This Dark Age

A manual for life in the modern world.

By Daniel Schwindt

NOTICE:
This Dark Age is now available in paperback on Amazon. The print version is MUCH cleaner than this online version, which is largely unedited and has fallen by the wayside as the project has grown. If you’ve appreciated my writing, please consider leaving a review on the relevant paperback volumes. The print edition also includes new sections (Military History, War Psychology, Dogmatic Theology).

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General ideas and ideology

 “When I repudiate the traditions of rank, profession, and birth; when I escape from the authority of example, to seek out, by the single effort of my reason, the path to be followed, I am inclined to derive the motives of my opinions from human nature itself; which leads me necessarily, and almost unconsciously, to adopt a great number of very general notions.”

~ Alexis de Tocqueville[1]

In the absence of custom and Tradition man has only himself, which is to say he does not have very much. Again we see how interwoven are the tendencies toward individualism, rationalism, and egalitarianism. They reinforce and perpetuate one another, and as one gains more footing the others come in its trail and soon make up the difference.

Here we come to the specific way of thinking adopted by men under such conditions, which Tocqueville describes as the adoption of “general ideas”:

“Men who live in ages of equality have a great deal of curiosity and very little leisure; their life is so practical, so confused, so excited, so active, that but little time remains to them for thought. Such men are prone to general ideas because they spare them the trouble of studying particulars…

“One of the distinguishing characteristics of a democratic period is the taste all men have at such times for easy success and present enjoyment. This occurs in the pursuits of the intellect as well as in all others. Most of those who live at a time of equality are full of an ambition at once aspiring and relaxed: they would fain succeed brilliantly and at once, but they would be dispensed from great efforts to obtain success. These conflicting tendencies lead straight to the research of general ideas, by aid of which they flatter themselves that they can figure very importantly at a small expense.[2]

Davila, of course, said all this in a single aphorism: “Every straight line leads right to a hell.”[3] Adding elsewhere: “Generalizing enlarges our power and impoverishes our spirit.”[4] These general ideas will, sooner or later, congeal into a semi-coherent, seemingly obvious, set of assumptions. This collection of assumptions is like a warm blanket for the mind—covering everything and concealing all of its own contradictions, hiding the uniqueness of every individual case by painting it over with the generality. If such a collection of general ideas are fitted together and popularized, it will become socially sanction and eventually unconscious set of preconceptions which allow men to answer every question without ever having to solve the problem it raised. This “master key” to life is called an ideology. Our present ideologies are several, but interconnected: liberalism, capitalism, socialism, nationalism, secularism, individualism, etc.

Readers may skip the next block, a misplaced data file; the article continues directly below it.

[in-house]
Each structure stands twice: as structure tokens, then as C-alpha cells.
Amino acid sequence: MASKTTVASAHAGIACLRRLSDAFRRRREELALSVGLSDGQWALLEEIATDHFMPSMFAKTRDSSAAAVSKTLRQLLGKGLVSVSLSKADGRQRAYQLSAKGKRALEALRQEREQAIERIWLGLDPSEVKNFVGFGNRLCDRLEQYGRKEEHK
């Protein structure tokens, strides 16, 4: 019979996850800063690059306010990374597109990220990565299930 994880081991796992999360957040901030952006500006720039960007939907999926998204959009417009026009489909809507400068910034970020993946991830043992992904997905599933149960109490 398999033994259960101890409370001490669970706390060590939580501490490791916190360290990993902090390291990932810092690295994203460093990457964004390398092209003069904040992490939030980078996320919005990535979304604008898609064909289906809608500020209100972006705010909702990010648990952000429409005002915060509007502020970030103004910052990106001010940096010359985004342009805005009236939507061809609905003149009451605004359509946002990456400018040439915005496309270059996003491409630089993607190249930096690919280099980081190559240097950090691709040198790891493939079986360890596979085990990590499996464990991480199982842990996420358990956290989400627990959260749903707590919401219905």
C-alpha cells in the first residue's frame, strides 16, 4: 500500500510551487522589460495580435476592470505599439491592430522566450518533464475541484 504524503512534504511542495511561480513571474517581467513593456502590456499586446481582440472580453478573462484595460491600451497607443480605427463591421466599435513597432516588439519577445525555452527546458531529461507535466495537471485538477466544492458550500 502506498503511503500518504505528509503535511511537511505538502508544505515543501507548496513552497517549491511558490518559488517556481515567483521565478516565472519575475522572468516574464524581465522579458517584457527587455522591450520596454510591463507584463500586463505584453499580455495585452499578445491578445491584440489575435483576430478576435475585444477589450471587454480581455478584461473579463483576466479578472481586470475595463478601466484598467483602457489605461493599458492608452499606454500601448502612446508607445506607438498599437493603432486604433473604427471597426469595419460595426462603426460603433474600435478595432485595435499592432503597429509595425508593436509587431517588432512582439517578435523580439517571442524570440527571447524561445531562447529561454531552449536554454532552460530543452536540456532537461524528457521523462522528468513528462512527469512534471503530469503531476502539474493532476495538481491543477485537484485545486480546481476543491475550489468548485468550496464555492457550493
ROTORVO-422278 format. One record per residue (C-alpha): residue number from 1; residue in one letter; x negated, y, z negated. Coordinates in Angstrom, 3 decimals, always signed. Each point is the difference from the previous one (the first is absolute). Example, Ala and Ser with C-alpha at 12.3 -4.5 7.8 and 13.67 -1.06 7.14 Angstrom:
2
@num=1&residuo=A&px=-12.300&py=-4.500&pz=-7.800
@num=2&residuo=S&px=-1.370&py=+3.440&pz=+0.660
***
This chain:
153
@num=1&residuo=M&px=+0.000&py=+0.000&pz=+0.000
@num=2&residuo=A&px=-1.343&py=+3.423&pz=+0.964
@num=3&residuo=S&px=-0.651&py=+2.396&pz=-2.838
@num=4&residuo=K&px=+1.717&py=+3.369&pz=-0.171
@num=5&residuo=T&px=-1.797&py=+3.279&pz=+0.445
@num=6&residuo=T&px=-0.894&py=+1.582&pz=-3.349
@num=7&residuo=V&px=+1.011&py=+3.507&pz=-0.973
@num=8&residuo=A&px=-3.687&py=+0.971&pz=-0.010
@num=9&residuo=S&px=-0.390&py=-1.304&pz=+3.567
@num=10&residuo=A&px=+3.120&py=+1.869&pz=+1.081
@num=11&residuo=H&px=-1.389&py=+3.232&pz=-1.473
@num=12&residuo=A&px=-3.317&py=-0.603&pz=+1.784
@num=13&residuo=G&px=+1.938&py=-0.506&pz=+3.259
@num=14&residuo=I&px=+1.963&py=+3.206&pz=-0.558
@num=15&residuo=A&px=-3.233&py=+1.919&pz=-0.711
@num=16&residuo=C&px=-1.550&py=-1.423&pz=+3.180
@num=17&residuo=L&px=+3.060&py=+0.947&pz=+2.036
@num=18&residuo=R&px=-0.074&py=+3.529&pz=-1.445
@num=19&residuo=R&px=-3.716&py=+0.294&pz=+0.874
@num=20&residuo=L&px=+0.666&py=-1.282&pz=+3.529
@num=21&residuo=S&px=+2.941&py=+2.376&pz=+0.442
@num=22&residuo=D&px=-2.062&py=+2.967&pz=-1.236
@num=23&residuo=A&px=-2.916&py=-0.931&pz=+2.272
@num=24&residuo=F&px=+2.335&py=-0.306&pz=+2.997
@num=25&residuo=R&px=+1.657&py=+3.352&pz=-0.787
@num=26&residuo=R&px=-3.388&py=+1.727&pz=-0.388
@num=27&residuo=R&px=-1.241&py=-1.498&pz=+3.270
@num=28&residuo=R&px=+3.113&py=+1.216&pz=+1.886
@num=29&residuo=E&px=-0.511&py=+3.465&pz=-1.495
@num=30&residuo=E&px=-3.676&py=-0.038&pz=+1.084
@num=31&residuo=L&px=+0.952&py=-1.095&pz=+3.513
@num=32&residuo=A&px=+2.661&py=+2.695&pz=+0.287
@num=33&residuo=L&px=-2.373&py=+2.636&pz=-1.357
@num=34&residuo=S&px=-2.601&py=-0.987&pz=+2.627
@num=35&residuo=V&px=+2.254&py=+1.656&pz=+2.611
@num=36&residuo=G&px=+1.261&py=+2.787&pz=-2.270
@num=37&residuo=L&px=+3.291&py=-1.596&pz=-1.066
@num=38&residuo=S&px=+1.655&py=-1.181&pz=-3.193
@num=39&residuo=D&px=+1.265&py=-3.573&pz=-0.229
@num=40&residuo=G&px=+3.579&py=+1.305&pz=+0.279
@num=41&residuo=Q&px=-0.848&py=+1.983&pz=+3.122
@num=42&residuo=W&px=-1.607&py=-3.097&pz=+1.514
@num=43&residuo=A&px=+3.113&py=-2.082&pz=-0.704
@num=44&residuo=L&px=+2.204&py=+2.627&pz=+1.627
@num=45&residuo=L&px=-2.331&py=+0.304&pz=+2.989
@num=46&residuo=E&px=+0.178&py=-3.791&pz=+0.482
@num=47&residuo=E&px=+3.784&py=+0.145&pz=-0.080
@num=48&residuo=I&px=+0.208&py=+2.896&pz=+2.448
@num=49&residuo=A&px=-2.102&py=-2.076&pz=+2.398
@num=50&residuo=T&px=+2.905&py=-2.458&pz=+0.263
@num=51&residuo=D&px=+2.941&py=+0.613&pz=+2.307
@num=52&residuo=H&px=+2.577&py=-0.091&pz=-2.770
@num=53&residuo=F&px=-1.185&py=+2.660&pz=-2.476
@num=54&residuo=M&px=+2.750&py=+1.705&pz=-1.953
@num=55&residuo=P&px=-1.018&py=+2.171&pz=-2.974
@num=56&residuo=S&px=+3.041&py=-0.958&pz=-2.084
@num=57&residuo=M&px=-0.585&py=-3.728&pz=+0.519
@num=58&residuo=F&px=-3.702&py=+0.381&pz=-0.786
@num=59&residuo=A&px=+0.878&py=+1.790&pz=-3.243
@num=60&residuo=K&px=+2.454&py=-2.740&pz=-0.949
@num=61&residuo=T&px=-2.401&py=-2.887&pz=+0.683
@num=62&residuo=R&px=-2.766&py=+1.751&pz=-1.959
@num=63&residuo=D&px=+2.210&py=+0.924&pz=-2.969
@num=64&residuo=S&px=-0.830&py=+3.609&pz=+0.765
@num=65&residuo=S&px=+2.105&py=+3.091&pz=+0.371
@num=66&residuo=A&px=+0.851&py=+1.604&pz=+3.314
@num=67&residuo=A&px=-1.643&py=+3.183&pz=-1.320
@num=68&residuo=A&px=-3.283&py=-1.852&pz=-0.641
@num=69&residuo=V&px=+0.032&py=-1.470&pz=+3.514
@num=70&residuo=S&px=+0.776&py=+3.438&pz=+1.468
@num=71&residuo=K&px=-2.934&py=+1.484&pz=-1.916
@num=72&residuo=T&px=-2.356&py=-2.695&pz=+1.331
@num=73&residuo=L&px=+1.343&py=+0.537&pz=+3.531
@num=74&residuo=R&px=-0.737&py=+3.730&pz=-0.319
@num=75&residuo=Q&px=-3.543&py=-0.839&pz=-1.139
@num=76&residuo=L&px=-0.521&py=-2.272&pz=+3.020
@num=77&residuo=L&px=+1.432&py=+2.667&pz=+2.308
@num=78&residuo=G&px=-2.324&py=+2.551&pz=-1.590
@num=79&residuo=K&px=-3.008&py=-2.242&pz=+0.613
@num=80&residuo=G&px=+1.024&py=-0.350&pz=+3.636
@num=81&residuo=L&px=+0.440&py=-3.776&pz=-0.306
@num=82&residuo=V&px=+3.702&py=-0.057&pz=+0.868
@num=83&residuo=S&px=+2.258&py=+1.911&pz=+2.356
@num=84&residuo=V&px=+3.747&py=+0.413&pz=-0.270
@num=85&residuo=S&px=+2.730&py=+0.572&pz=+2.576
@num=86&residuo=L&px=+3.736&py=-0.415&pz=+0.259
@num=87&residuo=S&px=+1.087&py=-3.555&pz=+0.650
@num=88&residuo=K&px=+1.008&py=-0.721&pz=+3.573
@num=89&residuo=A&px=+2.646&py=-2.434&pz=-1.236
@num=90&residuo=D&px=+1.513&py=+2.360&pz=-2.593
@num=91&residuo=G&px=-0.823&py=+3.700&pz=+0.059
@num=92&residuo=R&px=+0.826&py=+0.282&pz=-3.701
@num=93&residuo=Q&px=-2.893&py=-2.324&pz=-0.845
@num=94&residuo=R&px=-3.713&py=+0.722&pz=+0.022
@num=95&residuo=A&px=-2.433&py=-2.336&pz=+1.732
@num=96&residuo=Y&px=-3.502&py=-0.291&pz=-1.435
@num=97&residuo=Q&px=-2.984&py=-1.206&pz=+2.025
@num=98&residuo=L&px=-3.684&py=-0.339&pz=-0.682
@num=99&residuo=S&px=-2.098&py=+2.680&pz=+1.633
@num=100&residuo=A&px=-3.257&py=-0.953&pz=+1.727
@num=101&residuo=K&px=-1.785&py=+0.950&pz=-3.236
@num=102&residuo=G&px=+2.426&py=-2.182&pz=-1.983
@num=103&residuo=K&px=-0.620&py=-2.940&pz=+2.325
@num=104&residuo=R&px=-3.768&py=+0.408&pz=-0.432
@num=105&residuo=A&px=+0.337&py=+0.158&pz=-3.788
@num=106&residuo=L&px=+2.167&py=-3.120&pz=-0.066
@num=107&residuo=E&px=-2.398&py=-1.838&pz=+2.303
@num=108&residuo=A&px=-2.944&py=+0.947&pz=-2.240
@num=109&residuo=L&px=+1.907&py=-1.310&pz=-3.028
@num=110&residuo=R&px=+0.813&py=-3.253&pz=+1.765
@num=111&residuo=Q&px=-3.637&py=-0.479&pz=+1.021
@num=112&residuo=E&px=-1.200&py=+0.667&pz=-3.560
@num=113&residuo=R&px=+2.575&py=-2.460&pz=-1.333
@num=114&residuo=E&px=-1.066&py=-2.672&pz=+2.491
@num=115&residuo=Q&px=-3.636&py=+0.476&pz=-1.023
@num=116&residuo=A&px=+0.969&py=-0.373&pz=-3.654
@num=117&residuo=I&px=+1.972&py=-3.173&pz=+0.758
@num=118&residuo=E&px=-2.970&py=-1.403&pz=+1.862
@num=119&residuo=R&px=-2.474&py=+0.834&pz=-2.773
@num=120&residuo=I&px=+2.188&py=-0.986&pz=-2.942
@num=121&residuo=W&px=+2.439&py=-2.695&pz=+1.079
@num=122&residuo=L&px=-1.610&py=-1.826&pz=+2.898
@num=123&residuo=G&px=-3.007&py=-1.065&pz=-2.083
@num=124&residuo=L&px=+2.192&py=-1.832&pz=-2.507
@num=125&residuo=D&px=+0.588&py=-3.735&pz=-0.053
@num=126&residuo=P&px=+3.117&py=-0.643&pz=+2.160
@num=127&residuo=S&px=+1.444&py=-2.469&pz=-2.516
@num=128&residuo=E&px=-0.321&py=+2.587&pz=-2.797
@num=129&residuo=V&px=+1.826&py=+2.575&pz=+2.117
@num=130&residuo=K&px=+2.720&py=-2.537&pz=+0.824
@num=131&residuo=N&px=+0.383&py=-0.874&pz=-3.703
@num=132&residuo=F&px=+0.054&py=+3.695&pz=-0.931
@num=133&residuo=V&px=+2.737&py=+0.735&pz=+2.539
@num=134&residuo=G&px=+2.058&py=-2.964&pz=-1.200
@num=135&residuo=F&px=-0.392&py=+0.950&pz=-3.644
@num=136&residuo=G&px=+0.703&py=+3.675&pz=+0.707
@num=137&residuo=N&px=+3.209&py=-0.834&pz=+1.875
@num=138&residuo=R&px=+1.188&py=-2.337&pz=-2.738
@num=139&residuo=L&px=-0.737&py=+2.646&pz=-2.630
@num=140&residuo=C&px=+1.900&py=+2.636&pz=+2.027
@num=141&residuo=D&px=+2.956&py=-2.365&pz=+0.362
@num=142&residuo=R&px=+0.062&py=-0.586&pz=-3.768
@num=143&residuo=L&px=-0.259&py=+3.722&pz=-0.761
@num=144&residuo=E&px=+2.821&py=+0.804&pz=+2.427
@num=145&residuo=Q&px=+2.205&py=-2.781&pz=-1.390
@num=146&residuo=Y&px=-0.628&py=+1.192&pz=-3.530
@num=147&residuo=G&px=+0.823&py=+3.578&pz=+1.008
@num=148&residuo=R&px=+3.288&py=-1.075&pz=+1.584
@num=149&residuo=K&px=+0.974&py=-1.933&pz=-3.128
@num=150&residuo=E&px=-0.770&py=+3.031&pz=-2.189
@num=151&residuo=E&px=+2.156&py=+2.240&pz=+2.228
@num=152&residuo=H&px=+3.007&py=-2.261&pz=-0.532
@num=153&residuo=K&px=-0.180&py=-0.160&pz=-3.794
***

As Tocqueville explained, the ideologies never correspond to reality, but rather reality is pressed into the ideologies by brute force, and is always badly mauled in the process. We must remember, however, that ideologies are not only flattering, but necessary to the modern man: he requires ideology, not just for the sense of empowerment, but in order to believe in the great idea of democracy. For if he did not have answer to all the Great Problems, he would at that moment cast a shadow of doubt on his competence as a voter; and then the modern world would collapse.

[1] Democracy in America, 2.1.3.

[2] Democracy in America, 2.1.3.

[3] Scholia, 133.

[4] Scholia, 141. He also says elsewhere: “Ideas tyrannize he who has but few.”

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